Such work also involved cleaning and other common forms of maintenance.
1. Petitioners Did Not Use the Condominium for Personal Purposes in Excess of 14 days in Either 1986 or 1987
Deductions in connection with the rental of a vacation home are limited if the vacation home is used by the taxpayer during the taxable year as a residence. Sec. 280A(c)(5). A taxpayer is considered to have used a vacation home as a residence if he uses the vacation home for personal purposes for a number of days which exceeds the greater of 14 days or 10 percent of the number of days during the year for which the property was rented at a fair rental. Sec. 280A(d)(1). Here, for both years at issue, 14 days is greater than 10 percent of the number of days during the year for which the Condominium was rented.
If the taxpayer, during a given year, has occupied his vacation home for personal purposes in excess of 14 days, section 280A limits deductions so as to not exceed gross rental income. Sec. 280A(c)(5). In general, if a taxpayer uses the home for personal purposes for any part of a day, that day is counted as one of personal use. However, pursuant to section 280A(d)(2), if the taxpayer is engaged in repair and maintenance of the residence on a substantially full-time basis for any day, such use will not constitute personal use of the residence. If the taxpayer is engaged in repair and maintenance of his vacation home on a substantially full-time basis for any day, and other individuals who are on the premises at that time are not so engaged, the mere presence of the other individuals does not allow the Secretary to treat such use as personal. Sec. 280A(d)(2).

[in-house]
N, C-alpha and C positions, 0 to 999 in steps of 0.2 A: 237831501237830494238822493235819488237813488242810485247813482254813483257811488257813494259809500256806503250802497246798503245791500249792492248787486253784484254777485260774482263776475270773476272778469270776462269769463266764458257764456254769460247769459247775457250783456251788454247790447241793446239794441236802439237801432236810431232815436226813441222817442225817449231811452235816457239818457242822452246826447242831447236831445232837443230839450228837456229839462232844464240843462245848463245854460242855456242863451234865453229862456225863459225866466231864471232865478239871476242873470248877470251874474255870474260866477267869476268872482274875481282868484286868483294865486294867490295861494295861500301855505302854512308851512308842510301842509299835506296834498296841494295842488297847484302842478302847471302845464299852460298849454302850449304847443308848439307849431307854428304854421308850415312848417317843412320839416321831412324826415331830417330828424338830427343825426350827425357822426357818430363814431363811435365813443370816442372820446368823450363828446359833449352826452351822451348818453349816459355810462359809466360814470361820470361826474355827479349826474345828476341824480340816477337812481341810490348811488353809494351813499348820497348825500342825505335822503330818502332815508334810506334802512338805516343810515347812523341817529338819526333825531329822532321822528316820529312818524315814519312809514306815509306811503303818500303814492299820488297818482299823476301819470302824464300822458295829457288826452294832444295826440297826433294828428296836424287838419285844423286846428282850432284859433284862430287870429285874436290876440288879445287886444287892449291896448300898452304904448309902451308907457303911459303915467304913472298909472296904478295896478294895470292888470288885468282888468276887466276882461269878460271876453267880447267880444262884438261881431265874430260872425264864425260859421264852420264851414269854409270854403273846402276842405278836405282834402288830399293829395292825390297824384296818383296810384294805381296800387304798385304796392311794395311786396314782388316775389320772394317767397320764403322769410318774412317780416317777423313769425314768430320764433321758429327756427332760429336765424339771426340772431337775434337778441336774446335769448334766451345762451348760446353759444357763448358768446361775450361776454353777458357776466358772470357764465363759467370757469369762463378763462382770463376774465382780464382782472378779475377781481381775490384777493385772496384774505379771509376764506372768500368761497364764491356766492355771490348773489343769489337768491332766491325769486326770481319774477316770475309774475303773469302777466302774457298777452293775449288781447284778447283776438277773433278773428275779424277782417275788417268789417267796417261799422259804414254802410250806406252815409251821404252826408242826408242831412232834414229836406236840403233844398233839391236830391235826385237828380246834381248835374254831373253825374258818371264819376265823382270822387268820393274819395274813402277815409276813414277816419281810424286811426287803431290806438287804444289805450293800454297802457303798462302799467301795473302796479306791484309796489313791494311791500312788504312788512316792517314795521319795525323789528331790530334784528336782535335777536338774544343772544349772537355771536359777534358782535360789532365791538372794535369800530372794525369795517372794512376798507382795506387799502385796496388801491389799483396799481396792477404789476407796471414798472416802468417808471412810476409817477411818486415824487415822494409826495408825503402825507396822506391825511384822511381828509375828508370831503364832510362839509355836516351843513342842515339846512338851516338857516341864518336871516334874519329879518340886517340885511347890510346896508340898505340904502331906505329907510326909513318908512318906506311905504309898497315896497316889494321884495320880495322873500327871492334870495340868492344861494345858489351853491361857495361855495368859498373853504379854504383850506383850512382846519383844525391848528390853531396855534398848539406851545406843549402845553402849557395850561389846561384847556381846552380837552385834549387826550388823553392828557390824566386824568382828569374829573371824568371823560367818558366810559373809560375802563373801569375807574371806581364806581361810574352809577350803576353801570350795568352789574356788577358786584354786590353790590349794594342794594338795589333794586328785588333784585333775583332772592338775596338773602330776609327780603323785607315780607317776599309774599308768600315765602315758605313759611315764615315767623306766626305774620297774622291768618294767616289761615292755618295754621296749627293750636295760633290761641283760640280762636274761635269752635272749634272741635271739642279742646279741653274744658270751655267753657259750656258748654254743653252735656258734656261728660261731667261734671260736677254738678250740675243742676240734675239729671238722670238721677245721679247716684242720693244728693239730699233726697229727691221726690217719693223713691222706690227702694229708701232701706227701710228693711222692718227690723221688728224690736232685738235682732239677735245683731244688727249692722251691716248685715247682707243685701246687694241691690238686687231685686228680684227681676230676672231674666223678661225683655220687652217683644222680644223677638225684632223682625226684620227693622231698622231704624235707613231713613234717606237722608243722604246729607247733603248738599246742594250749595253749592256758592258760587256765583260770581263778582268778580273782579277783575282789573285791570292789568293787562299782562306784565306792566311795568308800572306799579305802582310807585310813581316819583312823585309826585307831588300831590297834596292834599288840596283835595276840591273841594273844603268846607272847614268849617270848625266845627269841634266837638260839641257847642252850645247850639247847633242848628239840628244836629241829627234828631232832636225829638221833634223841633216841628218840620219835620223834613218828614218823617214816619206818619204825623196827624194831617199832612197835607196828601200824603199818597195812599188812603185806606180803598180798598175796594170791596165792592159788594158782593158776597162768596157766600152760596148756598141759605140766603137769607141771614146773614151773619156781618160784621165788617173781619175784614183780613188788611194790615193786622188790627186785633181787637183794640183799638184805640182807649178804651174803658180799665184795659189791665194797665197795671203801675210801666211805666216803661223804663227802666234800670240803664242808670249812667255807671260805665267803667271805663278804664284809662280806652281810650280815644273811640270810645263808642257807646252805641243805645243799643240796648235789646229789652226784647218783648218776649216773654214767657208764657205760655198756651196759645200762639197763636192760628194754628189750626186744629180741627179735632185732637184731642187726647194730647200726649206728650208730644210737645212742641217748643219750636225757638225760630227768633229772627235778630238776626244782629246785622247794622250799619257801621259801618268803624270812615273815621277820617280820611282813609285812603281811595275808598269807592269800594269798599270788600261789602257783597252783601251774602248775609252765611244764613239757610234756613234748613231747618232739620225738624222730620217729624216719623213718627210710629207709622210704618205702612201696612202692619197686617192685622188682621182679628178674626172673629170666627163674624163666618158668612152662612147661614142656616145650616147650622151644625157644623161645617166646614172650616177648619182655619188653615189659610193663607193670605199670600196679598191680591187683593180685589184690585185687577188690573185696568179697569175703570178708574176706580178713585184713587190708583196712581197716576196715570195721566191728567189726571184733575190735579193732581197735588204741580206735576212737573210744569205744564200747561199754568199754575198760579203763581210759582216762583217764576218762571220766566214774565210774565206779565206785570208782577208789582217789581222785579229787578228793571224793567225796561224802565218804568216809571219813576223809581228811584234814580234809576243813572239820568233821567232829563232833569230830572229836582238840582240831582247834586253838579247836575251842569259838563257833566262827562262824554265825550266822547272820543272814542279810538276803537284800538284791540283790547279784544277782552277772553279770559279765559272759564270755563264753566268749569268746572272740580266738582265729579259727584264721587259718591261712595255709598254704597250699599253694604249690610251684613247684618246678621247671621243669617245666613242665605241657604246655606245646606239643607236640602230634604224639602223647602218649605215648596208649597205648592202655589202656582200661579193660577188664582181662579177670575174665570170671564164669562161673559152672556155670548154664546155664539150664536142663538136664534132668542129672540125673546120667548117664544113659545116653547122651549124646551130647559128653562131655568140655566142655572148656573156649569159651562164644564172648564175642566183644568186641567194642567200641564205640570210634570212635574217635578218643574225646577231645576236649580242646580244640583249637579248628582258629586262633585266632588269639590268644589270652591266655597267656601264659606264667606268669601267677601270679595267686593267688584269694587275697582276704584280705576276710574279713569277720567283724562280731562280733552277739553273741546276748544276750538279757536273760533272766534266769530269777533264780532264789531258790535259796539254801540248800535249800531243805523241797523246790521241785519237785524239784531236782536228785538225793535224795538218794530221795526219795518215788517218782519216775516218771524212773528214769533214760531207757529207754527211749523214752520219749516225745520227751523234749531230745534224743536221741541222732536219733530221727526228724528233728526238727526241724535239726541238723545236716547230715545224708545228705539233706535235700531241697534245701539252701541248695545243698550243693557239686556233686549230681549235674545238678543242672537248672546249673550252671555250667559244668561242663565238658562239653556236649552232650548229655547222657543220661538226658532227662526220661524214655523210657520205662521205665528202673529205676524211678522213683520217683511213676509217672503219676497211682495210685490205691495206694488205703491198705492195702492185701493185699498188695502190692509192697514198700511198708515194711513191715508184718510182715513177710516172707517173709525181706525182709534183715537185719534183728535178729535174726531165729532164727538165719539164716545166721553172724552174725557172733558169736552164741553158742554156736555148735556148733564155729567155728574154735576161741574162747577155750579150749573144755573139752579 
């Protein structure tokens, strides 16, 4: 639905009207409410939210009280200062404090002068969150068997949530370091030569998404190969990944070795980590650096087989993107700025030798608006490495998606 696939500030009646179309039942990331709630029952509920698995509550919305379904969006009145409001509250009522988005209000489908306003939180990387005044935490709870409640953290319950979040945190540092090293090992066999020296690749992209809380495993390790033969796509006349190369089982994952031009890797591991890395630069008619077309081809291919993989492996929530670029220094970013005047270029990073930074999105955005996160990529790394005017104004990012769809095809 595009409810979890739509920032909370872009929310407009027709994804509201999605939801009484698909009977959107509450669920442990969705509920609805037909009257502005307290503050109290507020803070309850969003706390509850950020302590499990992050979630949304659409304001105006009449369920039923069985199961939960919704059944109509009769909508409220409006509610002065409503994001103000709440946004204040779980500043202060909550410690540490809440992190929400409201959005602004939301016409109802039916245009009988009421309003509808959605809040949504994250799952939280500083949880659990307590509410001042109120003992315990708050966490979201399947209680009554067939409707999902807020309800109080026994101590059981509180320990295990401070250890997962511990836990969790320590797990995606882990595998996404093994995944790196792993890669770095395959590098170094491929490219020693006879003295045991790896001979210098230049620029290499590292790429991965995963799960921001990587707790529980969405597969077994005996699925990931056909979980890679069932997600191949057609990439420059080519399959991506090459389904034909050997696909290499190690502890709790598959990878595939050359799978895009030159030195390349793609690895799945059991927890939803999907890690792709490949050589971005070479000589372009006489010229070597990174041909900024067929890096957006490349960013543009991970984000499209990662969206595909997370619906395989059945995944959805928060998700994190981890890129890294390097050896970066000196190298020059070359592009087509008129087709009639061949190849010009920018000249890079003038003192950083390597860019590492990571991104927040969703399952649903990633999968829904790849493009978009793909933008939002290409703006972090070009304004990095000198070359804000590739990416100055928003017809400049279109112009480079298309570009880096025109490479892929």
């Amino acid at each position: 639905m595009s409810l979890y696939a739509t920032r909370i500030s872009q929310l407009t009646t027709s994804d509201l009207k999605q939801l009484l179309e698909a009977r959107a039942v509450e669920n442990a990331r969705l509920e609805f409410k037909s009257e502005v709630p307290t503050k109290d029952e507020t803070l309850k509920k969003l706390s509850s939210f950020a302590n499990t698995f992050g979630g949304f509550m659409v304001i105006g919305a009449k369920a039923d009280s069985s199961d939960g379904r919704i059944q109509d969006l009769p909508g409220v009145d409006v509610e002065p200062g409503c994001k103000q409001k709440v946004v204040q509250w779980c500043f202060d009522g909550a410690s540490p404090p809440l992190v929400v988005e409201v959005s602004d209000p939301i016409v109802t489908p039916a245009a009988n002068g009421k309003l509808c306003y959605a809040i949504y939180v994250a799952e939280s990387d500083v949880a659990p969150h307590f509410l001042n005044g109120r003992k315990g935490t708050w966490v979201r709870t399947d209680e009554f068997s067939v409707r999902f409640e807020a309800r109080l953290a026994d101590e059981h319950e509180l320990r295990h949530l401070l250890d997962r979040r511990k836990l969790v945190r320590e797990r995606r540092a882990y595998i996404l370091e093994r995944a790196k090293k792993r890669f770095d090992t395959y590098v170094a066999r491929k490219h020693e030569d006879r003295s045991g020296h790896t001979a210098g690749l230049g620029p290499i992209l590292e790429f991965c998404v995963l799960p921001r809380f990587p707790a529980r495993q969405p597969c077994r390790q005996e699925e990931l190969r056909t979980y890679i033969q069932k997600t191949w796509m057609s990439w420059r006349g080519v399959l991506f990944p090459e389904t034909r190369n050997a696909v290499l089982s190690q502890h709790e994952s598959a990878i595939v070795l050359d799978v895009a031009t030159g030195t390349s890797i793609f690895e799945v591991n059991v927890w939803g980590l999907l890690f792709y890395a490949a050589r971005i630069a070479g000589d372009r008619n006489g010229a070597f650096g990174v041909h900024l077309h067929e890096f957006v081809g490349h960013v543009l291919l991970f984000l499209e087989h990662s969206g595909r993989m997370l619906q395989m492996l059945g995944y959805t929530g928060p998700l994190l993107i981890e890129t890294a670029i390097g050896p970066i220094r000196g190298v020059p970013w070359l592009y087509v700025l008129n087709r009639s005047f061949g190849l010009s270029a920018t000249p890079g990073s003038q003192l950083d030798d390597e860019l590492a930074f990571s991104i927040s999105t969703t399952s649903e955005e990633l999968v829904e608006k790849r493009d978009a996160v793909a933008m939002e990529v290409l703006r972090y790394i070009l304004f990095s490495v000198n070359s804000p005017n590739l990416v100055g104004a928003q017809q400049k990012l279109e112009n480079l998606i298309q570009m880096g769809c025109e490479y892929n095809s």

Respondent contends that petitioners engaged in making capital improvements to the Condominium that do not fall within the statutory exception for repairs and maintenance. We disagree. Petitioners testified at length as to the condition of the Condominium at the time they acquired it, and, specifically, the extent to which there existed portions of the Condominium and related areas in disrepair. Petitioners testified in detail as to their construction experience and the exact work they performed each day. Their uncontroverted testimony was believable. We are satisfied that petitioners performed extensive work in their attempts to make the property suitable and competitive for rental purposes. Petitioners have documented the extent and necessity of this work and the days in which they were so engaged. We believe that this work was ordinary and necessary in order to keep the Condominium competitive in its market. We accept petitioners' assertions that they actually did spend the days they claimed performing substantial work on the Condominium. We are satisfied that petitioners' actions are covered by the repairs and maintenance exception authorized by section 280A(d)(2). Consequently, we hold that petitioners did not use the Condominium for personal purposes in excess of 14 days during either 1986 or 1987.
2. Petitioners Are Not Liable for the Additions to Tax Pursuant to Section 6653(a)(1)(A) or (B) or 6661.
A small deficiency may exist because of concessions by petitioners, and because of a capital item petitioners expensed that must be depreciated. Petitioners concede that personal expenditures of $95.70 for 1986 and $222.79 for 1987 are not deductible. Petitioners spent $450 for a decorative statue that must be depreciated rather than expensed. This deficiency, however, will not be a substantial understatement within the meaning of section 6661. Consequently, we hold that petitioners are not liable for the addition to tax pursuant to section 6661.
We also find that this small deficiency is not due to negligence. Consequently, we hold that petitioners are not liable for the addition to tax pursuant to section 6653(a)(1)(A) or (B).
To reflect the foregoing,
Decision will be entered under Rule 155.